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Funded PhD Opportunity

Phase Change and Alternative Materials for Domestic Thermal Energy Storage

This project is funded by: Interreg VA/SEUPB

Subject: Architecture, Built Environment and Planning


Summary

Applications are invited for a studentship in Energy Storage & Demand Side Response. Energy storage and Demand Side Response are essential elements of large scale renewable energy integration. Global energy demands are growing and in order to ensure an environmentally sustainable future, such growth must be achieved primarily with renewable energy resources. However the variable energy supply from the most likely renewable energy sources (wind and solar) requires temporal management and therefore energy storage and demand side response will see a huge increase in demand.

Candidates should hold, or expect to hold a first or upper second class honours degree in Engineering, Computer Science, Science, or a cognate area. Applications will be considered on a competitive basis with regard to the candidate’s qualifications, skills experience and interests. Successful candidates will enrol as soon as possible, on a full-time programme of research studies leading to the award of the degree of Doctor of Philosophy.

The Research topics proposed are in the areas of Energy Storage and Demand Side Response. We are particularly interested in proposals within Phase Change and Alternative Materials for Thermal Energy Storage. Phase Change and Alternative Materials for Domestic  Thermal Energy Storage

Duration: 3 Years Supervisors: Professor Philip Griffiths and Dr Mingjun Huang

Background: In managing demand side response for the integration of variable renewable energy, the electrification of space heating requires thermal storage. Traditional water based systems are excellent at addressing variable temperatures for optimum heat pump performance i.e. heat supplies at the desired temperature for thermal comfort according to daily and seasonal needs. However such thermal storage takes up considerable valuable space within the home and alternative approaches are required. Higher energy density materials such as phase change materials (PCM) and thermochemical materials have possibilities in terms of high energy density but may need high performance, high temperature heat pumps to realise their full potential.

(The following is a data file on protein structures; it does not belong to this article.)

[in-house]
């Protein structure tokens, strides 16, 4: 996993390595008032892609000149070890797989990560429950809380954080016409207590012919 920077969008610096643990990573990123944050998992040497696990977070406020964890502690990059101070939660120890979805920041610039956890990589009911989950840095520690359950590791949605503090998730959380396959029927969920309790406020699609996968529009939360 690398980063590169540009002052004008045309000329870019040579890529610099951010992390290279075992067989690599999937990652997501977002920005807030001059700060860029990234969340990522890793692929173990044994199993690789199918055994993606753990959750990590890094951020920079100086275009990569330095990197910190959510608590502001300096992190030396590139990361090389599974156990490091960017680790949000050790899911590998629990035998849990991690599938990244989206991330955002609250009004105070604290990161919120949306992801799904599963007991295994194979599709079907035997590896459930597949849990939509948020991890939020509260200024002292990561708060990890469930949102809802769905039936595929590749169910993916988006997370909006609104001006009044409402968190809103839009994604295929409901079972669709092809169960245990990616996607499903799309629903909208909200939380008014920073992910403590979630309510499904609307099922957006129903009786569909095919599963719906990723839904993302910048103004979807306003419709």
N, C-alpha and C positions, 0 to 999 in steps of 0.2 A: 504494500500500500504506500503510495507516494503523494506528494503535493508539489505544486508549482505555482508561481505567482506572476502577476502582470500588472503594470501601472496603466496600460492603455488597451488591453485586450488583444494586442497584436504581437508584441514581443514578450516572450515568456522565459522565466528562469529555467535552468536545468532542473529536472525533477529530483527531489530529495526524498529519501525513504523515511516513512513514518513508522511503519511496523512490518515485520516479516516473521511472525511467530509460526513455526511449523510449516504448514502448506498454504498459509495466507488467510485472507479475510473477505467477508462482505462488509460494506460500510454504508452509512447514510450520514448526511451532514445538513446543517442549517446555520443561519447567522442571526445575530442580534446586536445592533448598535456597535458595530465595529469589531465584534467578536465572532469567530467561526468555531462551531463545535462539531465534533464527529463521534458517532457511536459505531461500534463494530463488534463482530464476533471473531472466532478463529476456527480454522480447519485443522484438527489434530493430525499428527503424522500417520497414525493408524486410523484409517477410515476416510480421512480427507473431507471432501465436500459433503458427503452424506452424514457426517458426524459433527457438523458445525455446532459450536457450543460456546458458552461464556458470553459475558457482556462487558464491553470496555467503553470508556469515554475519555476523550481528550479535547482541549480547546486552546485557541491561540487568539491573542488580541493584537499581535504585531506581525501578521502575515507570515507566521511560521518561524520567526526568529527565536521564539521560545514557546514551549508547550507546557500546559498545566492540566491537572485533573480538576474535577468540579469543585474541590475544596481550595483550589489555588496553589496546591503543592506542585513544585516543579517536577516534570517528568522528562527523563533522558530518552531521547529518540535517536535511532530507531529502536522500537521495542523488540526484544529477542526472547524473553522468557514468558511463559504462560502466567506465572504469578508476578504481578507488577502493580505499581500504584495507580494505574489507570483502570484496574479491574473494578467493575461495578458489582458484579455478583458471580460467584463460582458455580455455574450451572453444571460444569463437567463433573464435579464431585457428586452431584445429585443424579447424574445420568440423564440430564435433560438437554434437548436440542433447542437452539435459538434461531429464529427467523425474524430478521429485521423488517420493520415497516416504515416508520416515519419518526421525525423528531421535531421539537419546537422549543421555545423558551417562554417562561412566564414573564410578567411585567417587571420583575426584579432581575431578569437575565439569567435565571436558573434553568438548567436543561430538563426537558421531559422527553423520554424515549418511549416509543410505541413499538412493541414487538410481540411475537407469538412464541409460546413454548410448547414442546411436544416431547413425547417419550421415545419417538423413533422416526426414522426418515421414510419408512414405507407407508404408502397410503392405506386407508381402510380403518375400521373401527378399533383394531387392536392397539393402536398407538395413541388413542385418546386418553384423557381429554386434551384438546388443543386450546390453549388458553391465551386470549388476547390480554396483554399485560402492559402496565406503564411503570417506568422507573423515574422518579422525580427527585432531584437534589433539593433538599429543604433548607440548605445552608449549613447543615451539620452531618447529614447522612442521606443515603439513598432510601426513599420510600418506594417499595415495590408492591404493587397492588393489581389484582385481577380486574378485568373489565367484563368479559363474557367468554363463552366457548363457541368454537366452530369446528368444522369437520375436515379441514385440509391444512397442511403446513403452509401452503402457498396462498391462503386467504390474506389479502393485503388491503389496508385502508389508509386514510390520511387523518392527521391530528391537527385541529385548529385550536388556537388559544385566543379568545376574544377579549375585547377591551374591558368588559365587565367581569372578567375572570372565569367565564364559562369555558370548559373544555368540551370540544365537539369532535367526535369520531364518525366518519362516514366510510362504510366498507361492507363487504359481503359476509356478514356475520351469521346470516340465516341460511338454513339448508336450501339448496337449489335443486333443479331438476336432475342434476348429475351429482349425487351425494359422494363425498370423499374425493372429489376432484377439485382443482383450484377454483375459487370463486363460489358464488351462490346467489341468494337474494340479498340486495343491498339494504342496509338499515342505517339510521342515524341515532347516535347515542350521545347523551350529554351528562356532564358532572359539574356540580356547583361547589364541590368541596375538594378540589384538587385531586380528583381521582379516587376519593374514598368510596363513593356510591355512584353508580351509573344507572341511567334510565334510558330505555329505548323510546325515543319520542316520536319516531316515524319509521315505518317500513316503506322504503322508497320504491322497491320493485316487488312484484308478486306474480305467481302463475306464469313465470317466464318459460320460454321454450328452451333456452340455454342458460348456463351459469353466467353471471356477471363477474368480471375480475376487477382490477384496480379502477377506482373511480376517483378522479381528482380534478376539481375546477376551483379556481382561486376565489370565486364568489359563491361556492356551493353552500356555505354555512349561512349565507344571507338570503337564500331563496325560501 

Aim: The aim is to first assess an existing PCM unit, understanding the heat exchanger design challenges between a hydronic heating system and the PCM. Once established, best practice in heat exchanger design and materials selection for domestic heating applications will lead to a revised design, which will be modelled, built, laboratory tested and field trialled. Alternative materials such as thermochemical based combinations will also be considered with a view of overall system performance efficiency.

Outputs - Scientific & Impact: Advanced yet cost effective heat exchangers for PCMs will realise new thermal storage designs. Thermochemical based designs with theoretically higher energy densities will increase compactness and allow greater flexibility in deployment. Overall greater temperature flexibility will allow greater ease of integration with heat pumps for example.


Essential criteria

  • Upper Second Class Honours (2:1) Degree or equivalent from a UK institution (or overseas award deemed to be equivalent via UK NARIC)

Desirable Criteria

If the University receives a large number of applicants for the project, the following desirable criteria may be applied to shortlist applicants for interview.

  • First Class Honours (1st) Degree
  • Experience using research methods or other approaches relevant to the subject domain
  • Sound understanding of subject area as evidenced by a comprehensive research proposal

Funding

This project is funded by: Interreg VA/SEUPB


This project is supported by the European Union's INTERREG VA Programme, managed by the Special EU Programmes Body (SEUPB).

Interreg VA Spire 2


Other information


The Doctoral College at Ulster University

Key dates

Submission deadline
Monday 9 April 2018

Interview Date
16 May 2018


Contact supervisor

Professor Philip Griffiths


Other supervisors


Applying

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